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  2. They aren’t meaningless. Dr. English is establishing the AIT conservation of randomness proof doesn’t apply to ASC, which is correct.

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  3. EricMH: They aren’t meaningless. Dr. English is establishing the AIT conservation of randomness proof doesn’t apply to ASC, which is correct.

    You replied too soon. Read again (edited).

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  4. EricMH: Dr. English is establishing the AIT conservation of randomness proof doesn’t apply to ASC,

    Could you expand on this, Eric?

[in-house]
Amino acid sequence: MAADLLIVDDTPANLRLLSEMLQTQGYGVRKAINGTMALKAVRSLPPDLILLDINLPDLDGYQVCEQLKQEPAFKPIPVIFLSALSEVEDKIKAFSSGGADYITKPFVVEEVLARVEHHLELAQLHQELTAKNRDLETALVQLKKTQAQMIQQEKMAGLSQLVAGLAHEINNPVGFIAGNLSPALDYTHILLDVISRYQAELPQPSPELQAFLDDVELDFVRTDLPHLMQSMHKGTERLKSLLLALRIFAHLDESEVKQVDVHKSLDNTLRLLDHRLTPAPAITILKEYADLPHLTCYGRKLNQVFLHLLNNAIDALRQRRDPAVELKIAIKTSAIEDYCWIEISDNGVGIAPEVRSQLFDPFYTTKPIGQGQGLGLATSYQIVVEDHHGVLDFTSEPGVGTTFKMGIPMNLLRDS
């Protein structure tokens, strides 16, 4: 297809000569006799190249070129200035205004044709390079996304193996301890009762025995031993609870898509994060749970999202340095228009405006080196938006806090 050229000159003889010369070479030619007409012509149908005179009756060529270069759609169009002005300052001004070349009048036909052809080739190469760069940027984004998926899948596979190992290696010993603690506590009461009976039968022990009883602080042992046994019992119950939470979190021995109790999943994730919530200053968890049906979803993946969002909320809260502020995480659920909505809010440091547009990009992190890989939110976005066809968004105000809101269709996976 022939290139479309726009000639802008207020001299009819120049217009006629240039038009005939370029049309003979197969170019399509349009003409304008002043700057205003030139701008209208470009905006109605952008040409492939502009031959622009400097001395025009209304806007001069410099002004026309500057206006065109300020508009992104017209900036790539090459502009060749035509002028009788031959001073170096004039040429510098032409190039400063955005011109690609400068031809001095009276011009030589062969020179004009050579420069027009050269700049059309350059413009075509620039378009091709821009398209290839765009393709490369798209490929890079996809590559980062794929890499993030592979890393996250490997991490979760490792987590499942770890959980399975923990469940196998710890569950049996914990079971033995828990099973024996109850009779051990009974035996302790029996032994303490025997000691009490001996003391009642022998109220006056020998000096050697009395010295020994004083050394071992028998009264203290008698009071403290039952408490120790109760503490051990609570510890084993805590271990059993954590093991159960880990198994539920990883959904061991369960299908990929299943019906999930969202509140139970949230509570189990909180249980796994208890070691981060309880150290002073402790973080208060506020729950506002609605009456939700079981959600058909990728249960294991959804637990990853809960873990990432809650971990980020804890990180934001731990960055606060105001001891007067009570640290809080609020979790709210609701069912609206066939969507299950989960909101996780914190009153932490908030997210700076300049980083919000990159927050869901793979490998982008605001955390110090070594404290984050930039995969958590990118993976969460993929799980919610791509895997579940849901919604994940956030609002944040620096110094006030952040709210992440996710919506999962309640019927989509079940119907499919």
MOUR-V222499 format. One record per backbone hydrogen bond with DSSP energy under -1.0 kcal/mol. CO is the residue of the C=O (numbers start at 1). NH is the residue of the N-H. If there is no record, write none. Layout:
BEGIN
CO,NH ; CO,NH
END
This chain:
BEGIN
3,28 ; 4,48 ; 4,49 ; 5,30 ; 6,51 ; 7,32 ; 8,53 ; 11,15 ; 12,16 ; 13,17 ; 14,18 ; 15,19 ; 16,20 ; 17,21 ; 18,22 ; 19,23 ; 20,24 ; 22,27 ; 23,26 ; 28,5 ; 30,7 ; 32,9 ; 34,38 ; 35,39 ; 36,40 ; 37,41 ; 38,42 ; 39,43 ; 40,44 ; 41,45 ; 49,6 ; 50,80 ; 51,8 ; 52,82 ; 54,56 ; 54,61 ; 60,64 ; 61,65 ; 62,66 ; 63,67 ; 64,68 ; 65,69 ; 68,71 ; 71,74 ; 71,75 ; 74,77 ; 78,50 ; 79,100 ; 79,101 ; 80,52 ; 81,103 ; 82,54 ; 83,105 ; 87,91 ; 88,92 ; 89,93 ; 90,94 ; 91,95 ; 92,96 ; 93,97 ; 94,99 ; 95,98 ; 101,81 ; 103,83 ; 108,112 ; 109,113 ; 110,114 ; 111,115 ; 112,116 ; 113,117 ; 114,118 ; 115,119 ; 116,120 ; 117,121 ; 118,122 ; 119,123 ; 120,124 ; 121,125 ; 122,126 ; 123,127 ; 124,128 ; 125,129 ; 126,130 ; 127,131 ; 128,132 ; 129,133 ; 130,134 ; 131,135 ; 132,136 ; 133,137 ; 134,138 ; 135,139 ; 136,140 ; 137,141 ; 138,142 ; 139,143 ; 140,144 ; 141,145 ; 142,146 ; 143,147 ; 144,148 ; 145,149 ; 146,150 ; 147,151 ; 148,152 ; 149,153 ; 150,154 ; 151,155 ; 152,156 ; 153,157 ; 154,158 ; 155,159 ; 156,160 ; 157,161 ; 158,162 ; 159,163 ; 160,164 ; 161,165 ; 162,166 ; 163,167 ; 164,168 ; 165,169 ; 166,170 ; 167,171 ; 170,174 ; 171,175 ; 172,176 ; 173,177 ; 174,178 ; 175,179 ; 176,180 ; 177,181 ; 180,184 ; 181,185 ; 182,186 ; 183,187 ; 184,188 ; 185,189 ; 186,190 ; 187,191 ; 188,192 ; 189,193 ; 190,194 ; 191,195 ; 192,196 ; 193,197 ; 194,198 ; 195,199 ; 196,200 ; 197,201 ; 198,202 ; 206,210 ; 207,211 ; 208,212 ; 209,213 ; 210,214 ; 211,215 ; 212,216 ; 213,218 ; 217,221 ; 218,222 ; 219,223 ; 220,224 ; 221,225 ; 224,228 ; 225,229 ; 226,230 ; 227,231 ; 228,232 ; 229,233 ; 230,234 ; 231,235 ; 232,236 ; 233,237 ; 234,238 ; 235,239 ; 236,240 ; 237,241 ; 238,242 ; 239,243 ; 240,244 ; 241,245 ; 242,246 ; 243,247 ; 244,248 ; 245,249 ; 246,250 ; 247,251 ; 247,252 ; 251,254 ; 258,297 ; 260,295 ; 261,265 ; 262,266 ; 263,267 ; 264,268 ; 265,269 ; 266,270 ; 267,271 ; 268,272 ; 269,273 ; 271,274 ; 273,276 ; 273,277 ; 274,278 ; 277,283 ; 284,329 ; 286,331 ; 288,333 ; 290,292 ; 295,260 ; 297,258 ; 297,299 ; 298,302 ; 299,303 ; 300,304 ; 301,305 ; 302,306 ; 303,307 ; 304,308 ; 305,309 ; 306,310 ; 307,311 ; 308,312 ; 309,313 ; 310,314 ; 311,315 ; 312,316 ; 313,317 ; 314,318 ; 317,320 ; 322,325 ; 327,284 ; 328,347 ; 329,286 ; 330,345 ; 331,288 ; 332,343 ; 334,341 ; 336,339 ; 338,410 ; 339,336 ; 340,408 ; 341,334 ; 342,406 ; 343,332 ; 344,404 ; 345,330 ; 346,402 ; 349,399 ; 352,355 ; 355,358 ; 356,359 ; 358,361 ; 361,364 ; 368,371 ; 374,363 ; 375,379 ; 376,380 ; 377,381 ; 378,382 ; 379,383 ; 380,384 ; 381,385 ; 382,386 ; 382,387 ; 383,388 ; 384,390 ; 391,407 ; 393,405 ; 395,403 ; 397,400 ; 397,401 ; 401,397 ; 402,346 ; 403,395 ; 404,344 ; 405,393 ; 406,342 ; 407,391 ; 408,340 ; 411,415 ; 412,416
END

What do you mean by “AIT conservation of randomness proof ” (text reference is fine as an answer).

    Why don’t you think the proof is addressing ASC?

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  5. Tom: Suppose we limit the domain script-X to finite bit strings. Is there any reason in that case to say c has to be an element of that domain?

    Here is my reason: I agree with you and many of the posters that we need to be able to provide a biological interpretation of ASC to understand whether it has any scientific relevance for NS mechanism of evolution.

    But as I said in my post in your previous thread, I think that interpretation has to based on populations of genomes and how the relationship to the niche matters. For example, the bit string x could be the concatenation of actual genome bit strings and the Context C somehow captures the niche and so would have nothing to do with interpretation of domain of x. (Of course for infinite populations, C in the domain still applies by coincidence).